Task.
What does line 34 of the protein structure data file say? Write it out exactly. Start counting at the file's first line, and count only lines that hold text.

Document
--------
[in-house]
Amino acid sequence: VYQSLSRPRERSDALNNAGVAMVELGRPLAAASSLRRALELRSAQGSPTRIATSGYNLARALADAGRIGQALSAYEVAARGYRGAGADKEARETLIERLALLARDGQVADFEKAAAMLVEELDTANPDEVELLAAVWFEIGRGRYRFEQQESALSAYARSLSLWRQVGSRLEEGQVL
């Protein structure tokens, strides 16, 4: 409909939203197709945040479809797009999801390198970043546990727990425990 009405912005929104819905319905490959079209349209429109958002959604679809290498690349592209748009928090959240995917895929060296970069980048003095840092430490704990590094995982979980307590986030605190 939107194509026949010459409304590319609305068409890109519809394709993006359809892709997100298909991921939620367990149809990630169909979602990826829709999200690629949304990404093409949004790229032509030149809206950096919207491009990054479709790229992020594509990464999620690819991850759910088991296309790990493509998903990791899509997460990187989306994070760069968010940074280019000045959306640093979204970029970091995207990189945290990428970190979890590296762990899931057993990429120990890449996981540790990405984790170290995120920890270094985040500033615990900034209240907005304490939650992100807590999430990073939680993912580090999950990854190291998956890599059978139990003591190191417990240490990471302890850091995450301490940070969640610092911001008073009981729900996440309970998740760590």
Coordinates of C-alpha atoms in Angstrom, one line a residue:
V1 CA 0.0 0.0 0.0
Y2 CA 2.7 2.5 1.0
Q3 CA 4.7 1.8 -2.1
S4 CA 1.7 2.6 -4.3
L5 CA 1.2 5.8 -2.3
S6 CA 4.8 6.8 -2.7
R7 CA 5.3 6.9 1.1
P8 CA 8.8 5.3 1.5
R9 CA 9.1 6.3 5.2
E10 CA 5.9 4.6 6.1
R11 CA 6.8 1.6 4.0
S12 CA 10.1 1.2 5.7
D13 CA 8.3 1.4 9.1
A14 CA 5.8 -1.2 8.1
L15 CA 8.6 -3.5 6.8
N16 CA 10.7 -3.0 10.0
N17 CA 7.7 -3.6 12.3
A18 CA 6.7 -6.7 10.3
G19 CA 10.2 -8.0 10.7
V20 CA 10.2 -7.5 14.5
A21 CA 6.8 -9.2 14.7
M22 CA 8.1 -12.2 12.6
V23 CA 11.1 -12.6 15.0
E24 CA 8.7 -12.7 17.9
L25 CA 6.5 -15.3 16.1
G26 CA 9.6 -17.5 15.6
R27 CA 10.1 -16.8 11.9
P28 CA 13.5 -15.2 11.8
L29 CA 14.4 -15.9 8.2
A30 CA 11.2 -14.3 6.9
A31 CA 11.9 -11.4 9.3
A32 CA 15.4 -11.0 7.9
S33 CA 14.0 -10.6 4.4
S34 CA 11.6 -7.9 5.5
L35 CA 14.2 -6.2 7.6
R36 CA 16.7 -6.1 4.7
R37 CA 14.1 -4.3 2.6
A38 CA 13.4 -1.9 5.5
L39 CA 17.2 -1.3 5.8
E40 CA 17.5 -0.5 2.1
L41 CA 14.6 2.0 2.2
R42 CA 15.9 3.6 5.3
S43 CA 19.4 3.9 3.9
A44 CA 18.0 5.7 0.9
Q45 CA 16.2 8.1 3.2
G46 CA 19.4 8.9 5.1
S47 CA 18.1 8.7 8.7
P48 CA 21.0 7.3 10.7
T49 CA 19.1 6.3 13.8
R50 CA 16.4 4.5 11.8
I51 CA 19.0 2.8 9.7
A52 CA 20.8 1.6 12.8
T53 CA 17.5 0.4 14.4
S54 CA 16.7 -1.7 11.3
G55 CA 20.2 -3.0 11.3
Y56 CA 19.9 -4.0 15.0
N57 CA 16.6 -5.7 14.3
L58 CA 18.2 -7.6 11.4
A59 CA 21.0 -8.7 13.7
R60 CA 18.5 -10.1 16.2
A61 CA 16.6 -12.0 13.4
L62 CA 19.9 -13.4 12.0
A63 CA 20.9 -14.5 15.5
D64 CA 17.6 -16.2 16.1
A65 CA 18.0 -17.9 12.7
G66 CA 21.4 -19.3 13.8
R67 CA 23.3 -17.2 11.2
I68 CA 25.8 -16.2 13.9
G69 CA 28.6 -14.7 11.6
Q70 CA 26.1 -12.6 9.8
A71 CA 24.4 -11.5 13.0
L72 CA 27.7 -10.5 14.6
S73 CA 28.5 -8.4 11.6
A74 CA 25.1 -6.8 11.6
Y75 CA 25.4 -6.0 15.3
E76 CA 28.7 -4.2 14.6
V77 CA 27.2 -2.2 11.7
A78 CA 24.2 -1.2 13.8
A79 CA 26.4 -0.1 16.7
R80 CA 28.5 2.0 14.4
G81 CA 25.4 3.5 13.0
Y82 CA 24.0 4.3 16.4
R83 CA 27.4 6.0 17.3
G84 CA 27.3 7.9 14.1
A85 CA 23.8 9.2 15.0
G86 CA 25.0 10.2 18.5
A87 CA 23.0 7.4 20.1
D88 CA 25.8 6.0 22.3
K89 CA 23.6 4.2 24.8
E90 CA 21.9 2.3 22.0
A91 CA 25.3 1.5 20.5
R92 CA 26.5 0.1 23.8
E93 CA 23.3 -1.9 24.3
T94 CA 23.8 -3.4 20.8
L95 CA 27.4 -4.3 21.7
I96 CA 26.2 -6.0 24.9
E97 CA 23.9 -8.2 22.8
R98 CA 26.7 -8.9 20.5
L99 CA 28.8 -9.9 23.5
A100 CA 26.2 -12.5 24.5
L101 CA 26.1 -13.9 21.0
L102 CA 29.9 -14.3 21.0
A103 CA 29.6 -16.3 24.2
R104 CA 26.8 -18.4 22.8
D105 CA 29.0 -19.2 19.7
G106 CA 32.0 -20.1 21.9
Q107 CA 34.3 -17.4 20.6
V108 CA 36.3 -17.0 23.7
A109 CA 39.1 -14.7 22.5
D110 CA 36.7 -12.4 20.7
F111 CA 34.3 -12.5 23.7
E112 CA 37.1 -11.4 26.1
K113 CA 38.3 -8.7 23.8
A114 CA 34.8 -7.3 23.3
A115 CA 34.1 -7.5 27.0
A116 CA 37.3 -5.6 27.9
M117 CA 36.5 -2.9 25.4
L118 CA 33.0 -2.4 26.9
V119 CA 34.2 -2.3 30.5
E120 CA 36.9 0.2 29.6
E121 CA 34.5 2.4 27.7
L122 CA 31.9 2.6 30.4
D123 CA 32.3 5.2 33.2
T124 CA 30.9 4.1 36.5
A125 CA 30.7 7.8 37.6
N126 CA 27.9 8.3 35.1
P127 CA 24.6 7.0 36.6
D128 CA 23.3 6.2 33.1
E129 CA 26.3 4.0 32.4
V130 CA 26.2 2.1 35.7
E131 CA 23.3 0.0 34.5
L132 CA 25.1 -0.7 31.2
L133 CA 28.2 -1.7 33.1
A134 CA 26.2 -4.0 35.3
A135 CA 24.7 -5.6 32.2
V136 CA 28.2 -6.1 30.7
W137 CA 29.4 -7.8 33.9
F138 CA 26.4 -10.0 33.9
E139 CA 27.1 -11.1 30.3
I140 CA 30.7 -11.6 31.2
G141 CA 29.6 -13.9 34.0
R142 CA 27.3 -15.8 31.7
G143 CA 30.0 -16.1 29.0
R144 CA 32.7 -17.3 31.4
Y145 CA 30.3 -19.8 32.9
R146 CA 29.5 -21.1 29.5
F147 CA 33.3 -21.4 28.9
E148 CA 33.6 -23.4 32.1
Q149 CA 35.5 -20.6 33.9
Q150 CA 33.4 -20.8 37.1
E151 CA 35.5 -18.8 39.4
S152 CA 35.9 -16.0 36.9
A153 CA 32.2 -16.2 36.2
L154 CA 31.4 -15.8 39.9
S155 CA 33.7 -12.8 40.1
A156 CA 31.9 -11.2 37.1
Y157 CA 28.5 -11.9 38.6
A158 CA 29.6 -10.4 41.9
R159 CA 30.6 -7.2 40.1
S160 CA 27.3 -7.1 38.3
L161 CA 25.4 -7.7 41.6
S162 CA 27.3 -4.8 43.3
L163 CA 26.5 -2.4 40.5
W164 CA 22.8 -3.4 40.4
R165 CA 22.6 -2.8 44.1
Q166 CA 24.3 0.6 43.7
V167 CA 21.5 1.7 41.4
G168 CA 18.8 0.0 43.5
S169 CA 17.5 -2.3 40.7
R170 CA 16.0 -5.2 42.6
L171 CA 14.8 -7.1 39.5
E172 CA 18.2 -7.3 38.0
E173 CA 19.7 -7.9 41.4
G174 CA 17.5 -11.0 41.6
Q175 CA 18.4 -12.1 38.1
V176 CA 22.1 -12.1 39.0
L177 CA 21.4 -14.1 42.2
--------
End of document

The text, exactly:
A30 CA 11.2 -14.3 6.9